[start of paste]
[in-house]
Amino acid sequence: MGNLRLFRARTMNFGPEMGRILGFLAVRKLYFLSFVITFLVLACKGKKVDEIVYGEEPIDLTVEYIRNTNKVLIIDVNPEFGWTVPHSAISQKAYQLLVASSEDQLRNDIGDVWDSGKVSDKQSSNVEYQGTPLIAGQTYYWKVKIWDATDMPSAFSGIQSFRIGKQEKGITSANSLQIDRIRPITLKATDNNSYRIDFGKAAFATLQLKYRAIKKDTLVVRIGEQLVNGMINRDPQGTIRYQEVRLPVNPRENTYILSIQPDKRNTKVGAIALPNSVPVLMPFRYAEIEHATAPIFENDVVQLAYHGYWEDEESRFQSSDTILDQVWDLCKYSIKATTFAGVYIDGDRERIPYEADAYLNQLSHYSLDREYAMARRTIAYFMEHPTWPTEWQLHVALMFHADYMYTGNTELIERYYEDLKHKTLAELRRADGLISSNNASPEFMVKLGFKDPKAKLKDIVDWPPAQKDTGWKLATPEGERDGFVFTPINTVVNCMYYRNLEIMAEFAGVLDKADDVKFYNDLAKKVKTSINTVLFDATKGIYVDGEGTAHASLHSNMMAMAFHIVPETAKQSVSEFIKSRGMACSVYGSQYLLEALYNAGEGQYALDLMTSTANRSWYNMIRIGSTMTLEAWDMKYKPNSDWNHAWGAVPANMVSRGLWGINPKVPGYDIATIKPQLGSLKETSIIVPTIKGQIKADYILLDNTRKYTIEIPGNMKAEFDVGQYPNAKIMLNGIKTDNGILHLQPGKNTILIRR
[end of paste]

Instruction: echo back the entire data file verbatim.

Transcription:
[in-house]
Amino acid sequence: MGNLRLFRARTMNFGPEMGRILGFLAVRKLYFLSFVITFLVLACKGKKVDEIVYGEEPIDLTVEYIRNTNKVLIIDVNPEFGWTVPHSAISQKAYQLLVASSEDQLRNDIGDVWDSGKVSDKQSSNVEYQGTPLIAGQTYYWKVKIWDATDMPSAFSGIQSFRIGKQEKGITSANSLQIDRIRPITLKATDNNSYRIDFGKAAFATLQLKYRAIKKDTLVVRIGEQLVNGMINRDPQGTIRYQEVRLPVNPRENTYILSIQPDKRNTKVGAIALPNSVPVLMPFRYAEIEHATAPIFENDVVQLAYHGYWEDEESRFQSSDTILDQVWDLCKYSIKATTFAGVYIDGDRERIPYEADAYLNQLSHYSLDREYAMARRTIAYFMEHPTWPTEWQLHVALMFHADYMYTGNTELIERYYEDLKHKTLAELRRADGLISSNNASPEFMVKLGFKDPKAKLKDIVDWPPAQKDTGWKLATPEGERDGFVFTPINTVVNCMYYRNLEIMAEFAGVLDKADDVKFYNDLAKKVKTSINTVLFDATKGIYVDGEGTAHASLHSNMMAMAFHIVPETAKQSVSEFIKSRGMACSVYGSQYLLEALYNAGEGQYALDLMTSTANRSWYNMIRIGSTMTLEAWDMKYKPNSDWNHAWGAVPANMVSRGLWGINPKVPGYDIATIKPQLGSLKETSIIVPTIKGQIKADYILLDNTRKYTIEIPGNMKAEFDVGQYPNAKIMLNGIKTDNGILHLQPGKNTILIRR